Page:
If New York City remains a trendsetter, a decision like this could lead to numerous copycat decisions in poorer districts all over the country.
Fifty years ago, not long after his graduation from Brandeis University, Rabbi Allen Secher became a Freedom Rider, joining Dr. Martin Luther King's historic fight for equality in the South. In Albany, Georgia, Secher, who served congregations in Mexico City, New York, Los Angeles and Chicago before relocating to Whitefish, Mont., several years ago (where he was, for a time, the only resident rabbi in the entire state), was jailed for a week along with a number of other Freedom Riders.
Inside, watch Secher, aka "The Naked Rabbi," tell the story of the Freedom Rides and his encounter with King.
The legacy of Martin Luther King, Jr., and the reality of climate change are both victims of western culture’s remarkable capacity to accommodate and neutralize that which is most critical of it.
Early in the civil rights movement, Bayard Rustin said to King, “I have a feeling that the Lord had laid his hand upon you. And that is a dangerous, dangerous thing.” Similarly, the FBI once described Martin King as the “most dangerous man in America” – and yet, as Martin Luther King Jr day rolls around again in the United States, we are often presented with a figure that seems more like a cheerleader for the status quo rather than a prophetic challenge to it. Somehow, it seems we have made this dangerous figure very safe.
For instance, in a speech at the Pentagon commemorating King’s legacy, the Defense Department’s general counsel Jeh C. Johnson remarked, “I believe that if Dr King were alive today, he would recognize that we live in a complicated world, and that our nation’s military should not and cannot lay down its arms and leave the American people vulnerable to terrorist attack.”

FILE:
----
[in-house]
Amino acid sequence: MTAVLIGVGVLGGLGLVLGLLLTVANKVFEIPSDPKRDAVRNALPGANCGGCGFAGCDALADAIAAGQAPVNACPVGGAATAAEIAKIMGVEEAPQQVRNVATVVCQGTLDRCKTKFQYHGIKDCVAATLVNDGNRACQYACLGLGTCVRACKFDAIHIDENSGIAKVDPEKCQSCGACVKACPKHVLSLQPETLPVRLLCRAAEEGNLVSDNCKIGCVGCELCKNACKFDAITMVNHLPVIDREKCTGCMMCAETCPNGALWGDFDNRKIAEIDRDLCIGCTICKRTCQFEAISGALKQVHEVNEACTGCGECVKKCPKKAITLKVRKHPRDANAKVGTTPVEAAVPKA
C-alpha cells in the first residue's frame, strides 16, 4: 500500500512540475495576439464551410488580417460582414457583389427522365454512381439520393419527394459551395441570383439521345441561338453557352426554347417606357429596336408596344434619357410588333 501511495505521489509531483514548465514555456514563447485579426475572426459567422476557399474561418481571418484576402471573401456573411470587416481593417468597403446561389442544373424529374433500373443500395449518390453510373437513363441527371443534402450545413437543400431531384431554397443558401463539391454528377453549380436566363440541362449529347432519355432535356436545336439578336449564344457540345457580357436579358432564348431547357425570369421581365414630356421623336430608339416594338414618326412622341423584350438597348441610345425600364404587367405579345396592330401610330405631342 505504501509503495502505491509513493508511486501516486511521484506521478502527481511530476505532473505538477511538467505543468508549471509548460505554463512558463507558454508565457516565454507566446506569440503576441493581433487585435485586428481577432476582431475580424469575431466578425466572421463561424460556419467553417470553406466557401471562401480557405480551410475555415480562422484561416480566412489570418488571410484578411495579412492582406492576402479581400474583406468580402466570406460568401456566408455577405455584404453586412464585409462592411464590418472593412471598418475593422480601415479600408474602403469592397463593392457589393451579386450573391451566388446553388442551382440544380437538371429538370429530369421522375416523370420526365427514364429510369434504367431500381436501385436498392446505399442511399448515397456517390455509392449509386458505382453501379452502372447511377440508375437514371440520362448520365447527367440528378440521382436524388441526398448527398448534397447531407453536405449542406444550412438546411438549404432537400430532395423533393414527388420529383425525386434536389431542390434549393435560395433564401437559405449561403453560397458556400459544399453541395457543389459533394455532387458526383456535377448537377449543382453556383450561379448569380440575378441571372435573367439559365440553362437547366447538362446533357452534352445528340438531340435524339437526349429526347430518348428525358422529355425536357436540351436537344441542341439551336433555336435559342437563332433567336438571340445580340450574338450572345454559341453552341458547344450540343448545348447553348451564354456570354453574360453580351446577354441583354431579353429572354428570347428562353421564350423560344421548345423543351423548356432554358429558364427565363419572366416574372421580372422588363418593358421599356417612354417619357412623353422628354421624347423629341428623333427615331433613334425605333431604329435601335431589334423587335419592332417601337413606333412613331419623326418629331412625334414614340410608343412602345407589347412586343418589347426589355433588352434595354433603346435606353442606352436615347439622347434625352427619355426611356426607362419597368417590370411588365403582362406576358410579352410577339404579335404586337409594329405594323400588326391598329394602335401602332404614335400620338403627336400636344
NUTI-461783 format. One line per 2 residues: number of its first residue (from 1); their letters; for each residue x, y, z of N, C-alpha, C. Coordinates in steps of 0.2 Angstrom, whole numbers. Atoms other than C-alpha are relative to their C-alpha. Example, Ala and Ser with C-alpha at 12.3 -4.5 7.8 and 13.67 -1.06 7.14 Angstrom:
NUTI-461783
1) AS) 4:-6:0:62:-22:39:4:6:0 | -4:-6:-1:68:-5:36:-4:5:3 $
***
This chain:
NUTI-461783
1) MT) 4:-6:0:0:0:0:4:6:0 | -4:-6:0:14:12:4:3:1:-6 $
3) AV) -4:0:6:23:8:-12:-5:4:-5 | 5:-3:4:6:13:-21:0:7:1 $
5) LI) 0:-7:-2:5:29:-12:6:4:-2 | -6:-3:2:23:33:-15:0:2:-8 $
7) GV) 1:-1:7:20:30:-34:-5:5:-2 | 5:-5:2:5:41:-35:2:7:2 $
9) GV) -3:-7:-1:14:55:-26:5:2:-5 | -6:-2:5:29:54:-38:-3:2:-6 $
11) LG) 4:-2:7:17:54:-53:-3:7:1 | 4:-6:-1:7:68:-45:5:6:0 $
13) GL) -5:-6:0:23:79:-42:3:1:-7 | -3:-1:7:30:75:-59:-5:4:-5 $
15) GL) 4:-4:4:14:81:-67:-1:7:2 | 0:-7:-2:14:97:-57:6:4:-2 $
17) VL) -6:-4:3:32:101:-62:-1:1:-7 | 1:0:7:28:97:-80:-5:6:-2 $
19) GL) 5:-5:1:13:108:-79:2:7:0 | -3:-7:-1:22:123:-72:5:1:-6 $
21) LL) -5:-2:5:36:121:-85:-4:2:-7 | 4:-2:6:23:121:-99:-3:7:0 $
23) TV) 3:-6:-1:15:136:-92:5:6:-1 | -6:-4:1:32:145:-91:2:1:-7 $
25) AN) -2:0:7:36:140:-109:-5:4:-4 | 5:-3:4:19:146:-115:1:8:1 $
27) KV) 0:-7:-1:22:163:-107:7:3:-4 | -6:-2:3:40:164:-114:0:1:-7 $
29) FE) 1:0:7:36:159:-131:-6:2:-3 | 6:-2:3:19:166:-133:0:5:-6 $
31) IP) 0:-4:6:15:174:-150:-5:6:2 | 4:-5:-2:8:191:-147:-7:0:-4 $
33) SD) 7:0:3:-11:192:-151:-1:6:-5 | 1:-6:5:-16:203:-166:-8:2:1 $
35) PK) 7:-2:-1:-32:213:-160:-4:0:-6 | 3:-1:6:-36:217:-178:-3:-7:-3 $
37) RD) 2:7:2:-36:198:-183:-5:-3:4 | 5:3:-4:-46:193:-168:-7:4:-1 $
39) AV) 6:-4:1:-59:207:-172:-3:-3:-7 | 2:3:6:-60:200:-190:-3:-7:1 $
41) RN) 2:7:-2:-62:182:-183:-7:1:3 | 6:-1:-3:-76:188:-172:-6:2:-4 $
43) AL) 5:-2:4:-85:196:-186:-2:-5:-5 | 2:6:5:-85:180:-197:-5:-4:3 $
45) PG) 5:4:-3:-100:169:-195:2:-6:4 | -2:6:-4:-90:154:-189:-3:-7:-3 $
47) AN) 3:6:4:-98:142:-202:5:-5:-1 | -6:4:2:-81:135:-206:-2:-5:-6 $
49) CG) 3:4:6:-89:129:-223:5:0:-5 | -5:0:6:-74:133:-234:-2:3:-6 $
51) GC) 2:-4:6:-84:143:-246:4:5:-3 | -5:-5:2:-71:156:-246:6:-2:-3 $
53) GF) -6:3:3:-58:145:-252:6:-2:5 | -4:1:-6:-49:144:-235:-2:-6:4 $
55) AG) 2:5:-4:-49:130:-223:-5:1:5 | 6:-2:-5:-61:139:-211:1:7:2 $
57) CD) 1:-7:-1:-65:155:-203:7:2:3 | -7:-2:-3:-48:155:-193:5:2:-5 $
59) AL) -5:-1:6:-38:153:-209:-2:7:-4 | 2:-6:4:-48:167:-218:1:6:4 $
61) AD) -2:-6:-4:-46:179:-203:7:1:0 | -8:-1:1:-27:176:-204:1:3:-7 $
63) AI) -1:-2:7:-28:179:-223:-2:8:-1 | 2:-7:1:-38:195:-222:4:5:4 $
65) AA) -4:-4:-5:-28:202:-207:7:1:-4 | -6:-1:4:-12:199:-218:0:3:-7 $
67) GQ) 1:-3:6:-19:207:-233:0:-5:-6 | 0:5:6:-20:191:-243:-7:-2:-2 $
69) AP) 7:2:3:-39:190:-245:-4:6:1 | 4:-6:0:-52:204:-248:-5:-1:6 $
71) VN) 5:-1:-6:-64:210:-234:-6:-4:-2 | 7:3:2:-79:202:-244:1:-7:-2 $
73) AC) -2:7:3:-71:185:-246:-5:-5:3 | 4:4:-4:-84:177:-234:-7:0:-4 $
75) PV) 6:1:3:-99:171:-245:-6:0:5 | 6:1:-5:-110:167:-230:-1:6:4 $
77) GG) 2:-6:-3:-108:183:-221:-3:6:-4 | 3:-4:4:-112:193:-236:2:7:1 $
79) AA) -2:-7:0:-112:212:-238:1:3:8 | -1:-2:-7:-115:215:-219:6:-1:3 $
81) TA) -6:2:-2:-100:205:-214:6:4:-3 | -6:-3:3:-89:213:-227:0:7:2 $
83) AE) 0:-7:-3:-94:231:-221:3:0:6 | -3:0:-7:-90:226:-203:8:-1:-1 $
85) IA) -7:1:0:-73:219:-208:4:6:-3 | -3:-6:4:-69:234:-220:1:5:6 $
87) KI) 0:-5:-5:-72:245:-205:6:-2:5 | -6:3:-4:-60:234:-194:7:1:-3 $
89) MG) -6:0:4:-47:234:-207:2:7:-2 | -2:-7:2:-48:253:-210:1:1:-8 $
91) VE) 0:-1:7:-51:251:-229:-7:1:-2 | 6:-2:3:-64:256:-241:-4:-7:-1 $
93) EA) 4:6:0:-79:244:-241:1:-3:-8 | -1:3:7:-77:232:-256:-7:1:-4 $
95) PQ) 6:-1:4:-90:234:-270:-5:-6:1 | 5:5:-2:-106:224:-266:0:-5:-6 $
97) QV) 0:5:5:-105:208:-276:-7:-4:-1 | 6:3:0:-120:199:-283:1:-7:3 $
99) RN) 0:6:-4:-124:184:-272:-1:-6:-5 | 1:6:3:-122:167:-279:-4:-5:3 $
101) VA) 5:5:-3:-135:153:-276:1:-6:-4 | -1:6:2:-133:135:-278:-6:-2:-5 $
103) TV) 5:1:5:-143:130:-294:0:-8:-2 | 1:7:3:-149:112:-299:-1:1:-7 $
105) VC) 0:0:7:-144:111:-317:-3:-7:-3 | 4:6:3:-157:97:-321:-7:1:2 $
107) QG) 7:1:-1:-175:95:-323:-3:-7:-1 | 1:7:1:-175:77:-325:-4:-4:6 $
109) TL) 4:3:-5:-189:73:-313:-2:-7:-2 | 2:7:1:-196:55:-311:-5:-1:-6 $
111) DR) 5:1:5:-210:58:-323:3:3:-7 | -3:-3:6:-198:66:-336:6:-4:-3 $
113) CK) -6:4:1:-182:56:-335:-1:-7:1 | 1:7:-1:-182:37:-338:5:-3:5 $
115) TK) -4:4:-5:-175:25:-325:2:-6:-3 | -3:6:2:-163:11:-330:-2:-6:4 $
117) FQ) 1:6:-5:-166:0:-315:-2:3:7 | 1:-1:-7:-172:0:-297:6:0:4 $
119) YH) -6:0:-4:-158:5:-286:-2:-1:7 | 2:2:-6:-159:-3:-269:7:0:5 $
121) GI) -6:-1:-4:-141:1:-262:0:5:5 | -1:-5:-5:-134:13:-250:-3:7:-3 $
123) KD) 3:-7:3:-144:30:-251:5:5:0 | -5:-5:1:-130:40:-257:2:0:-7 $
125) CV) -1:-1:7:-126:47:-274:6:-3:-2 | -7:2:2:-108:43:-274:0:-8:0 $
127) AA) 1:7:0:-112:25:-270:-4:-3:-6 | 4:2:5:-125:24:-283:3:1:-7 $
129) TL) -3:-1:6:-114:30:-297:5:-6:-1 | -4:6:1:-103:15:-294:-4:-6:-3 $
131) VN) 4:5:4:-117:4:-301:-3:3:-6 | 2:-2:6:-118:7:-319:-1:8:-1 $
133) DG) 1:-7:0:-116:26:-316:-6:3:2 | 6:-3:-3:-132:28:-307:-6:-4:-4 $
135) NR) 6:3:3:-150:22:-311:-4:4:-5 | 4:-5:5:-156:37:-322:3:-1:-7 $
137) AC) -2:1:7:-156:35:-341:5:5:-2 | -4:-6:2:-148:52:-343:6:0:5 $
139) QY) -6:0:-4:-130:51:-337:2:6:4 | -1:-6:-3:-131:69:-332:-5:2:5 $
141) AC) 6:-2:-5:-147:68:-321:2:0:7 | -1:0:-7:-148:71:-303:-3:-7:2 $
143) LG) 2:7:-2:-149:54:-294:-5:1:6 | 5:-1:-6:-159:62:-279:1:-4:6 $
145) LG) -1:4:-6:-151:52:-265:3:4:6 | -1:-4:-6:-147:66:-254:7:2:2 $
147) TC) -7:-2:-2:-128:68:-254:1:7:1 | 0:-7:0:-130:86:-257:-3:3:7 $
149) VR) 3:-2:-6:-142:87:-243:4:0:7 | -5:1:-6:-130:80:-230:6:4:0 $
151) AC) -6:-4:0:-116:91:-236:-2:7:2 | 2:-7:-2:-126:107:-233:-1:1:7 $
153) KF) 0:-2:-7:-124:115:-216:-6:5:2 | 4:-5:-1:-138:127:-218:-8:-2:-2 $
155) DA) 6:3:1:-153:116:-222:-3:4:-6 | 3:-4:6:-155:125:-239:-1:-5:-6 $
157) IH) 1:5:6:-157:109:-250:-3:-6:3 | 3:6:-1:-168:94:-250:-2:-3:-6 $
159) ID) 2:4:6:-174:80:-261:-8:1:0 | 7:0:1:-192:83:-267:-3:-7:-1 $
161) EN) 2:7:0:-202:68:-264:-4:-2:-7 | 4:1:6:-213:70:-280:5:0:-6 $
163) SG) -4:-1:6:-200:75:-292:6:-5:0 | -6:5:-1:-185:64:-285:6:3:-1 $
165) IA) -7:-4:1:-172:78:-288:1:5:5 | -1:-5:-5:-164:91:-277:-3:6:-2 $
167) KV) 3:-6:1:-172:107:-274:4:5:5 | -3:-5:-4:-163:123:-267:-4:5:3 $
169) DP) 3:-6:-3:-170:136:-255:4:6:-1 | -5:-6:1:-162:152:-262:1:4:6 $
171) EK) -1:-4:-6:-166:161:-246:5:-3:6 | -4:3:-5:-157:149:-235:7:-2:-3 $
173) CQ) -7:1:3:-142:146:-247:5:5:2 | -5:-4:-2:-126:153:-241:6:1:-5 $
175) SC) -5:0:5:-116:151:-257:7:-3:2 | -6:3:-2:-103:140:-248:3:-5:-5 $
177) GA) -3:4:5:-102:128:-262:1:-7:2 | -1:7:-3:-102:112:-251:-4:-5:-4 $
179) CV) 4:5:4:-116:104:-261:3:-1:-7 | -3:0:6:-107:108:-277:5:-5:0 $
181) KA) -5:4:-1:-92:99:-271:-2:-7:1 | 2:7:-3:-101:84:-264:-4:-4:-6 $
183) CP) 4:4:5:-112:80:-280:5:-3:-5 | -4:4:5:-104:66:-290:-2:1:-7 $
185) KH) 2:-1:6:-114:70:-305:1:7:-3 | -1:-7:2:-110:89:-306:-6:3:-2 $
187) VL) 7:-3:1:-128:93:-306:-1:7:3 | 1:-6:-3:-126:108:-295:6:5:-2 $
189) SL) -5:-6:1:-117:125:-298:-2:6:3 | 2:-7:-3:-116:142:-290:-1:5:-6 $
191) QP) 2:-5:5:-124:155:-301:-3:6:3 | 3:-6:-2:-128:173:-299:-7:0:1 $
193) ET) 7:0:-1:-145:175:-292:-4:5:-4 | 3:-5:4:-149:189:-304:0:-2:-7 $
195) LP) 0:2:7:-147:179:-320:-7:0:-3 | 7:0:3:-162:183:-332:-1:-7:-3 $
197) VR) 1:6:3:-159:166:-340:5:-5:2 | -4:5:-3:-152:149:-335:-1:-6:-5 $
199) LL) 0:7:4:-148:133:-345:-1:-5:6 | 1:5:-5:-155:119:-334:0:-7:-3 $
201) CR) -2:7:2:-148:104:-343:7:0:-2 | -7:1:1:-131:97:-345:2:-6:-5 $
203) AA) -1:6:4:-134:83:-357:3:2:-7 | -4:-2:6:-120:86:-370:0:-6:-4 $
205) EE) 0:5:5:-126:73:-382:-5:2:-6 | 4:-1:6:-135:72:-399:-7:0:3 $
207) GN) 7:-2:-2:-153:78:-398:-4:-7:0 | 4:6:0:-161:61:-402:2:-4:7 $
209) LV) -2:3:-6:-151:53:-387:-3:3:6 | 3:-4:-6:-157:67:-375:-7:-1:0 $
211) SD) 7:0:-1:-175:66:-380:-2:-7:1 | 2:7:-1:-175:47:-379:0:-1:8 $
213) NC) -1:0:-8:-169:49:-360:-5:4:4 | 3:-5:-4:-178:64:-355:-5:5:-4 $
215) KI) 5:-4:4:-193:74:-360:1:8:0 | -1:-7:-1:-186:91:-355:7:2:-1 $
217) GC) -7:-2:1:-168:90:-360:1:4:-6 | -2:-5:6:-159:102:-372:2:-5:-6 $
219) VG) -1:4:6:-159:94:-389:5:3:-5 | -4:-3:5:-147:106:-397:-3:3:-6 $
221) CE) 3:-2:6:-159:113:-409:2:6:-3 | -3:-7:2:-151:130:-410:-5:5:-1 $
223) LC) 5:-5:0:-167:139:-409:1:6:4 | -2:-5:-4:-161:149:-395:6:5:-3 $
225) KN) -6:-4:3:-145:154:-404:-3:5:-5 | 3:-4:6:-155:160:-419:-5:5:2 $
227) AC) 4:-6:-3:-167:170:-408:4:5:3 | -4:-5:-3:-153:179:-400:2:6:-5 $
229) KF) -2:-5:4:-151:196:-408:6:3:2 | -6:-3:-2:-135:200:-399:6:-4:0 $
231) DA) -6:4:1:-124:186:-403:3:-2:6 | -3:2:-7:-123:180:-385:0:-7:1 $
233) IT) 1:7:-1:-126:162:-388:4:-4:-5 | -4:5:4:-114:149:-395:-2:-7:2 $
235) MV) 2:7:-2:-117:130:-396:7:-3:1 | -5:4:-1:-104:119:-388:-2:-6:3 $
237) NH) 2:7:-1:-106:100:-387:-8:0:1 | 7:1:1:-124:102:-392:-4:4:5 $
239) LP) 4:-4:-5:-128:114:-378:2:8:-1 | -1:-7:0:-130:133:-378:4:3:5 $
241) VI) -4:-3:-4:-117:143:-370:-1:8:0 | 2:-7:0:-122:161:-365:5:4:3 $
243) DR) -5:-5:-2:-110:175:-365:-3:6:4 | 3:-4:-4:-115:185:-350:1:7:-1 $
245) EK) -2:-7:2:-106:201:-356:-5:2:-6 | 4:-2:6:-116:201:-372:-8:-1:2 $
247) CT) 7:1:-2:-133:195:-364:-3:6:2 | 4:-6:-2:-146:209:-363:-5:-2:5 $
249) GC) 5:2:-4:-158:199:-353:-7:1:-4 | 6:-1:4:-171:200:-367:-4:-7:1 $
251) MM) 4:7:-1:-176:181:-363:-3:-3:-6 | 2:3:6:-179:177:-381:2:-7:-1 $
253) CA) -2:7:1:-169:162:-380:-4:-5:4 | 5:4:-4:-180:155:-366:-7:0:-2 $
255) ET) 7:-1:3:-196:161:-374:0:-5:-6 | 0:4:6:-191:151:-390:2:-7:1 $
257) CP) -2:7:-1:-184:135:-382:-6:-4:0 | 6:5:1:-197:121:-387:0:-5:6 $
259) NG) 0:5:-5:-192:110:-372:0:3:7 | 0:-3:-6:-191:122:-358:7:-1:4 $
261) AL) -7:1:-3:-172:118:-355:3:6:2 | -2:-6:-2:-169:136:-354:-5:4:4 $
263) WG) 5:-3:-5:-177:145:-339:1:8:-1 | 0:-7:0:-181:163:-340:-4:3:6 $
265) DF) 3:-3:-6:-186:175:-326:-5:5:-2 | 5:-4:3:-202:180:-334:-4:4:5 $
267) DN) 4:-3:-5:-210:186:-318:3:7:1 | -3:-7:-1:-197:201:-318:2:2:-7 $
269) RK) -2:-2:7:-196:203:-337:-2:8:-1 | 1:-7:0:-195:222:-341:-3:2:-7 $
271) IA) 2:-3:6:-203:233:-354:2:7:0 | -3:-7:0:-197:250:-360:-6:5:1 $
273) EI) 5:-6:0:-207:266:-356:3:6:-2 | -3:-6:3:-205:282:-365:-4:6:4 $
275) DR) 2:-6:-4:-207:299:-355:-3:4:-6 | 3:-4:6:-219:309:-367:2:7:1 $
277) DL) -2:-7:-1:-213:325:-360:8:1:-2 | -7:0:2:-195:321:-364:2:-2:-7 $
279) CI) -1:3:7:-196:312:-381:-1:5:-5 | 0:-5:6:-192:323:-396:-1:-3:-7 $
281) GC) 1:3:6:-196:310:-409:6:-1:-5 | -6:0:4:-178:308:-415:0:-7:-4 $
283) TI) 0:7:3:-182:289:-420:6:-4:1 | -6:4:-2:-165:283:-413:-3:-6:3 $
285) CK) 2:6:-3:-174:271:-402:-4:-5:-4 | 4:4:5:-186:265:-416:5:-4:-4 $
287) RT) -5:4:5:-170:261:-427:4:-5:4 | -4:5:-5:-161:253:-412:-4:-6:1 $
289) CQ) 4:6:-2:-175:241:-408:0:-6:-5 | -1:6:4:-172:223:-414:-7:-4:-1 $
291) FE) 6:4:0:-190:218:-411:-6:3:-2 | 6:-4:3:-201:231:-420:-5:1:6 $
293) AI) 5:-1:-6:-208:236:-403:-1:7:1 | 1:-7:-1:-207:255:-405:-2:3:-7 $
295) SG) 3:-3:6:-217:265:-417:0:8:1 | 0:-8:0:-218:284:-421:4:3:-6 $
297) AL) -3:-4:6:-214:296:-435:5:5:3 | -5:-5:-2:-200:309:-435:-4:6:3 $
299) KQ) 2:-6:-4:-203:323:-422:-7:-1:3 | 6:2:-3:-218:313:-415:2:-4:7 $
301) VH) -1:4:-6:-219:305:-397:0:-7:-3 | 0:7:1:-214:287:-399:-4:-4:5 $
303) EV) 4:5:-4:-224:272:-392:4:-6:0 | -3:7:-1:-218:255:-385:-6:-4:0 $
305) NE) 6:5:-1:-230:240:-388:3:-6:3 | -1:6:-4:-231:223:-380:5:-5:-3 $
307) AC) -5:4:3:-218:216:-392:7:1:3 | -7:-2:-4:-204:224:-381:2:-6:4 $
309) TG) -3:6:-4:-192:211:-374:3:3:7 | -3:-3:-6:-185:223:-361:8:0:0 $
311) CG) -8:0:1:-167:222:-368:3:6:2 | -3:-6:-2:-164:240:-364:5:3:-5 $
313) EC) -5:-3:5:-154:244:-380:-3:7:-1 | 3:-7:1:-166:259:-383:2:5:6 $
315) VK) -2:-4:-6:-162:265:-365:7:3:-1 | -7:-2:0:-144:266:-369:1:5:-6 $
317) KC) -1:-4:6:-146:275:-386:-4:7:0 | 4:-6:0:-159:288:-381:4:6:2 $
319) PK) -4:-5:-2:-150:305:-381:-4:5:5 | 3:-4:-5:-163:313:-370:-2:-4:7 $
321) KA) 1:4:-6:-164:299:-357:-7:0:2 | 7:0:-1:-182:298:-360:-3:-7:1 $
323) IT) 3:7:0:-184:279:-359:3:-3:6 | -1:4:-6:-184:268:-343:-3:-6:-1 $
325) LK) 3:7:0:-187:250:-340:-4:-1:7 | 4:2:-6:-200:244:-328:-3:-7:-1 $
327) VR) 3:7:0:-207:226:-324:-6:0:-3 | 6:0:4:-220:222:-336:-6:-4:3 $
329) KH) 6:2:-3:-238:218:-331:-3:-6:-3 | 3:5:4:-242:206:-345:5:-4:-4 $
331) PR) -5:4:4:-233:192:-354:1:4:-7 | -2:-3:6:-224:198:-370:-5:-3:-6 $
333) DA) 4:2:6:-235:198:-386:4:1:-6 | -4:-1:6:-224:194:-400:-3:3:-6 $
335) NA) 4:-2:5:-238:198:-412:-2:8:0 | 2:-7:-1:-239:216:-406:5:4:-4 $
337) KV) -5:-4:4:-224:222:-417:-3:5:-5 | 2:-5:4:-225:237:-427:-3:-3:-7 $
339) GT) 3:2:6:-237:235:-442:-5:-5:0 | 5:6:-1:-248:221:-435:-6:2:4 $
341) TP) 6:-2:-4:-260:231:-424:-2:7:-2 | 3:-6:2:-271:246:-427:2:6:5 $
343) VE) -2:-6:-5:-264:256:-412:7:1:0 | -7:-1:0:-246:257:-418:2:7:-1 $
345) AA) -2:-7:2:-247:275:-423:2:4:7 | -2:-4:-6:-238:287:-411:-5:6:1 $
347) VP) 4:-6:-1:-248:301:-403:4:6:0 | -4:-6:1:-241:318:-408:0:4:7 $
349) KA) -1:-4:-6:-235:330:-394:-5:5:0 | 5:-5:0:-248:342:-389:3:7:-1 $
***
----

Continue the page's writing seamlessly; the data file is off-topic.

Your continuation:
But to claim that Dr King would be pro-war today is as likely as him being pro-segregation. After all, this is the Dr King who said, “A nation that continues year after year to spend more money on military defence than on programs of social uplift is approaching spiritual death.” And this is the same Dr King who said in his speech on 4 April 1967 (a speech that turned three quarters of American public opinion against him), “To me the relationship of the ministry [of Jesus Christ] to the making of peace is so obvious that I sometimes marvel at those who ask me why I’m speaking against the war.” And this is the same Dr King who said, the night before he was murdered on 4 April 1968, “It is no longer a choice, my friends, between violence and nonviolence. It is either nonviolence or nonexistence.”
How does one dig out from under such tragedy? How does one have hope for a better life, for a new Haiti?
In a meditation titled "The Gates of Hope," Minister Victoria Safford writes:
"Our mission is to plant ourselves at the gates of hope -- not the prudent gates of Optimism, which are somewhat narrower; nor the stalwart, boring gates of Common Sense; nor the strident gates of self-righteousness ... nor the cheerful, flimsy garden gate of 'Everything is gonna be all right,' but a very different, sometimes very lonely place, the place of truth-telling, about your own soul first of all and its condition, the place of resistance and defiance, the piece of ground from which you see the world both as it is and as it could be, as it might be, as it will be; the place from which you glimpse not only struggle, but joy in the struggle — and we stand there, beckoning and calling, telling people what we are seeing, asking people what they see."
Indeed, we need to plant ourselves at the gates of hope and work toward a just peace, on Earth as it is in heaven.
The Rev. Dr. Martin Luther King did not give his life just for Black Americans, but for all Americans. He knew America could be better. He knew the America that was birthed with the hope of “liberty for all” excluded hundreds of thousands of people.
As he said in his famous sermon that is so often referred to as the “I Have a Dream” speech,
In a sense we have come to our nation's capital to cash a check. When the architects of our republic wrote the magnificent words of the Constitution and the Declaration of Independence, they were signing a promissory note to which every American was to fall heir. This note was a promise that all men, yes, black men as well as white men, would be guaranteed the unalienable rights of life, liberty, and the pursuit of happiness....